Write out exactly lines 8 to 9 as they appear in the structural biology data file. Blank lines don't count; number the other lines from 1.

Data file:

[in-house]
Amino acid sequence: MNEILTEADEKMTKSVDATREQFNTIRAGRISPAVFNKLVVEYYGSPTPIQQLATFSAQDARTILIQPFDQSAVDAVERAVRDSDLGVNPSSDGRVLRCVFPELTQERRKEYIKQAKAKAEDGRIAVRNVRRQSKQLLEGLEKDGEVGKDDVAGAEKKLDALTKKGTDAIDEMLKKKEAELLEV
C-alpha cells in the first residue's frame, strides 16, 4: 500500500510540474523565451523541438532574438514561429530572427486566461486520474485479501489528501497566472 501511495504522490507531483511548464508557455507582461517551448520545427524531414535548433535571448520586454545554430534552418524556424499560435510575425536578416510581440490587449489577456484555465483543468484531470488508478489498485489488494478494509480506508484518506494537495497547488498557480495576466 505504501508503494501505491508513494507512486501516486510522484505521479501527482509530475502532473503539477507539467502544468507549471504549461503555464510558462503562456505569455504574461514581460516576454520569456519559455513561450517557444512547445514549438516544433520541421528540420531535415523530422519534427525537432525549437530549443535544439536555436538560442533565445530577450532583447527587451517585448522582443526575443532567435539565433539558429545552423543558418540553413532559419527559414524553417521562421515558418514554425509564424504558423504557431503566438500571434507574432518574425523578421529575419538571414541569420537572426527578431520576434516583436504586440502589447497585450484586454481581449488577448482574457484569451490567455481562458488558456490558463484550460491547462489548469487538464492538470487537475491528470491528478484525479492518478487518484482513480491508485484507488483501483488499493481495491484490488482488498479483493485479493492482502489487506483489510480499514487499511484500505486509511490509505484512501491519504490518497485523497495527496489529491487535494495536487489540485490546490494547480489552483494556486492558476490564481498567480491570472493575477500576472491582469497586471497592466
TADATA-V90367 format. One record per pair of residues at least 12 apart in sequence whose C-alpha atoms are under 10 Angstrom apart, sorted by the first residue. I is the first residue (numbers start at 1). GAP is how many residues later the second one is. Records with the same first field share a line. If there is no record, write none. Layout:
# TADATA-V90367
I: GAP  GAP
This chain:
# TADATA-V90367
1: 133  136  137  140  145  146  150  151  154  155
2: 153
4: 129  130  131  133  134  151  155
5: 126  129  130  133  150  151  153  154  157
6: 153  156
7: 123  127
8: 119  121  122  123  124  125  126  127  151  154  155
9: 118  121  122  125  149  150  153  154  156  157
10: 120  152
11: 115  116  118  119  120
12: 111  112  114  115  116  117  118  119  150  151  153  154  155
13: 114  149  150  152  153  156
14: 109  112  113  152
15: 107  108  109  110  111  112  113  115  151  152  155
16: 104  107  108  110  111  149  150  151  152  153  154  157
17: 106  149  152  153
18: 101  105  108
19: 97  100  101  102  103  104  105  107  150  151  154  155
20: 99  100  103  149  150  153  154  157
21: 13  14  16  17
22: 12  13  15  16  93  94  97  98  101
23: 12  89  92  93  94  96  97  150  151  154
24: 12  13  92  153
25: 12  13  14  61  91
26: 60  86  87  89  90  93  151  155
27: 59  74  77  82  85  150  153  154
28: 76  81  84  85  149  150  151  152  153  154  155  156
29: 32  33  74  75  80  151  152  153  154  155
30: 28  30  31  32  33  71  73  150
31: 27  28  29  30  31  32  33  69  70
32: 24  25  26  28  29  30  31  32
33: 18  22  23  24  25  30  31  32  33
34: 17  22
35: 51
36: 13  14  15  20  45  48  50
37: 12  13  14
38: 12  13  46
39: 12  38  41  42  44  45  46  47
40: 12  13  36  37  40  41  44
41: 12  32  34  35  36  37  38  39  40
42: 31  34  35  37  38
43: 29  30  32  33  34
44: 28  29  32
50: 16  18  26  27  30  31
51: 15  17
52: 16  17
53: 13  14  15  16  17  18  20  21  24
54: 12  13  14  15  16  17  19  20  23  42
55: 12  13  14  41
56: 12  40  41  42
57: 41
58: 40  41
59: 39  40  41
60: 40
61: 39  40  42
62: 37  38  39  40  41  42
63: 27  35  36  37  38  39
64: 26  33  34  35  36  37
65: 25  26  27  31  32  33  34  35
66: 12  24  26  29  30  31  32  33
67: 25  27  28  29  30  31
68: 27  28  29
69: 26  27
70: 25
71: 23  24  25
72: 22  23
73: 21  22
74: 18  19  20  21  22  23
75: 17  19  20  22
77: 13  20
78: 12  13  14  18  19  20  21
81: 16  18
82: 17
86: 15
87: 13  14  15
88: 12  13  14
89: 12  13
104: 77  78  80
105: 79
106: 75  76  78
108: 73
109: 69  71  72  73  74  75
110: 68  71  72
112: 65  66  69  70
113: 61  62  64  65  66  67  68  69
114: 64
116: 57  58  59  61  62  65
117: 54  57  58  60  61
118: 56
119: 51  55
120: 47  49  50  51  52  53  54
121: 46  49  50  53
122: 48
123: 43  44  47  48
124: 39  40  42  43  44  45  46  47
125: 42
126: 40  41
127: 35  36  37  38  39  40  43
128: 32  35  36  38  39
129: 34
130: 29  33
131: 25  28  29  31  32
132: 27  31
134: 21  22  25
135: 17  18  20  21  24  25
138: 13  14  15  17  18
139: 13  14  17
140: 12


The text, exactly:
# TADATA-V90367
1: 133  136  137  140  145  146  150  151  154  155